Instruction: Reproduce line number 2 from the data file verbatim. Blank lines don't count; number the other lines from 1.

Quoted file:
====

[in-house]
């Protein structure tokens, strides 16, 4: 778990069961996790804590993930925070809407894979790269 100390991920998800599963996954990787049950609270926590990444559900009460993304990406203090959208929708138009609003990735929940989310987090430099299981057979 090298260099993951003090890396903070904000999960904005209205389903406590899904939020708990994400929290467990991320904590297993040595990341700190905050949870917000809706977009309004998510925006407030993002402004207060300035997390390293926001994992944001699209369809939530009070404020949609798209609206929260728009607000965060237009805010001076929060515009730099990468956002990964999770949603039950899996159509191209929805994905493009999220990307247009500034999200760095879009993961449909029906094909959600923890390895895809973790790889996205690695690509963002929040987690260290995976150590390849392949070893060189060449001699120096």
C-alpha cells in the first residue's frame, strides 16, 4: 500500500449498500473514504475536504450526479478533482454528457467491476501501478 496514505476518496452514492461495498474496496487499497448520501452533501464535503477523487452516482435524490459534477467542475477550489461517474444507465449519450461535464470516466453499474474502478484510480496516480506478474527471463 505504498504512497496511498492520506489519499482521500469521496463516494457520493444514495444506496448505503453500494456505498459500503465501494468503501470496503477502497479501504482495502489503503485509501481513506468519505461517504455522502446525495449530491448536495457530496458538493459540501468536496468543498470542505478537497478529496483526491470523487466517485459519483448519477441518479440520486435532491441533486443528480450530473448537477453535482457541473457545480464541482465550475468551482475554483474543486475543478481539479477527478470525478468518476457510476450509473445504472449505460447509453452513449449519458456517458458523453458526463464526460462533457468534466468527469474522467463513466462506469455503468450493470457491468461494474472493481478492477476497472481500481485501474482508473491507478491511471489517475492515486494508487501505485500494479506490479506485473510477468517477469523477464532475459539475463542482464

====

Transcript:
């Protein structure tokens, strides 16, 4: 778990069961996790804590993930925070809407894979790269 100390991920998800599963996954990787049950609270926590990444559900009460993304990406203090959208929708138009609003990735929940989310987090430099299981057979 090298260099993951003090890396903070904000999960904005209205389903406590899904939020708990994400929290467990991320904590297993040595990341700190905050949870917000809706977009309004998510925006407030993002402004207060300035997390390293926001994992944001699209369809939530009070404020949609798209609206929260728009607000965060237009805010001076929060515009730099990468956002990964999770949603039950899996159509191209929805994905493009999220990307247009500034999200760095879009993961449909029906094909959600923890390895895809973790790889996205690695690509963002929040987690260290995976150590390849392949070893060189060449001699120096």